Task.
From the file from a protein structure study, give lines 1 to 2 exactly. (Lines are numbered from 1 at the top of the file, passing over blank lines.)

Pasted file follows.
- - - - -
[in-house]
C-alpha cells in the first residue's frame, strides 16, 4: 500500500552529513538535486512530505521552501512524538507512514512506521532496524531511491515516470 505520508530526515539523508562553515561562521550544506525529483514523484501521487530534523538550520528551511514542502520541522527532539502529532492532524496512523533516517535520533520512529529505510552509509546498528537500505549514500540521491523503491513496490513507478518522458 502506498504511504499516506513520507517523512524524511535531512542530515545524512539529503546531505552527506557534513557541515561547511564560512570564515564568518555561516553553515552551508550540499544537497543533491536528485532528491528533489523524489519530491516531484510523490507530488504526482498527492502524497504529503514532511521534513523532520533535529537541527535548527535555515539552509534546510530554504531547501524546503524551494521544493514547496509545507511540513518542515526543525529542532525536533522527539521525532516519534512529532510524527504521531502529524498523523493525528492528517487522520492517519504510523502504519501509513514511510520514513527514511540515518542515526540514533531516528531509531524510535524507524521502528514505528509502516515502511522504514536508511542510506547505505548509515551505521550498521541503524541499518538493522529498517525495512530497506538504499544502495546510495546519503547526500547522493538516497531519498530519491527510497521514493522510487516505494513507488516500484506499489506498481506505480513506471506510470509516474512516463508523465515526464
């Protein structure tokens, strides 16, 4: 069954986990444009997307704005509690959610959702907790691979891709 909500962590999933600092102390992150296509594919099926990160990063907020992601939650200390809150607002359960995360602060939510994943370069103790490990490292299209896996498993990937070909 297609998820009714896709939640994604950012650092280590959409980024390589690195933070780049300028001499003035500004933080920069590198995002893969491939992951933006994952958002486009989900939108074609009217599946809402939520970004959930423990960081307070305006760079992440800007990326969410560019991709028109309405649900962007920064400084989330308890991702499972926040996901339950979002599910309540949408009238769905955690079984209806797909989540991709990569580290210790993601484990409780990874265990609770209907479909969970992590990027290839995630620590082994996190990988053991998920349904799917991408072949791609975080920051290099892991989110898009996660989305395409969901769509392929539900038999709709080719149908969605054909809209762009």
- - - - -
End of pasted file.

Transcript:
[in-house]
C-alpha cells in the first residue's frame, strides 16, 4: 500500500552529513538535486512530505521552501512524538507512514512506521532496524531511491515516470 505520508530526515539523508562553515561562521550544506525529483514523484501521487530534523538550520528551511514542502520541522527532539502529532492532524496512523533516517535520533520512529529505510552509509546498528537500505549514500540521491523503491513496490513507478518522458 502506498504511504499516506513520507517523512524524511535531512542530515545524512539529503546531505552527506557534513557541515561547511564560512570564515564568518555561516553553515552551508550540499544537497543533491536528485532528491528533489523524489519530491516531484510523490507530488504526482498527492502524497504529503514532511521534513523532520533535529537541527535548527535555515539552509534546510530554504531547501524546503524551494521544493514547496509545507511540513518542515526543525529542532525536533522527539521525532516519534512529532510524527504521531502529524498523523493525528492528517487522520492517519504510523502504519501509513514511510520514513527514511540515518542515526540514533531516528531509531524510535524507524521502528514505528509502516515502511522504514536508511542510506547505505548509515551505521550498521541503524541499518538493522529498517525495512530497506538504499544502495546510495546519503547526500547522493538516497531519498530519491527510497521514493522510487516505494513507488516500484506499489506498481506505480513506471506510470509516474512516463508523465515526464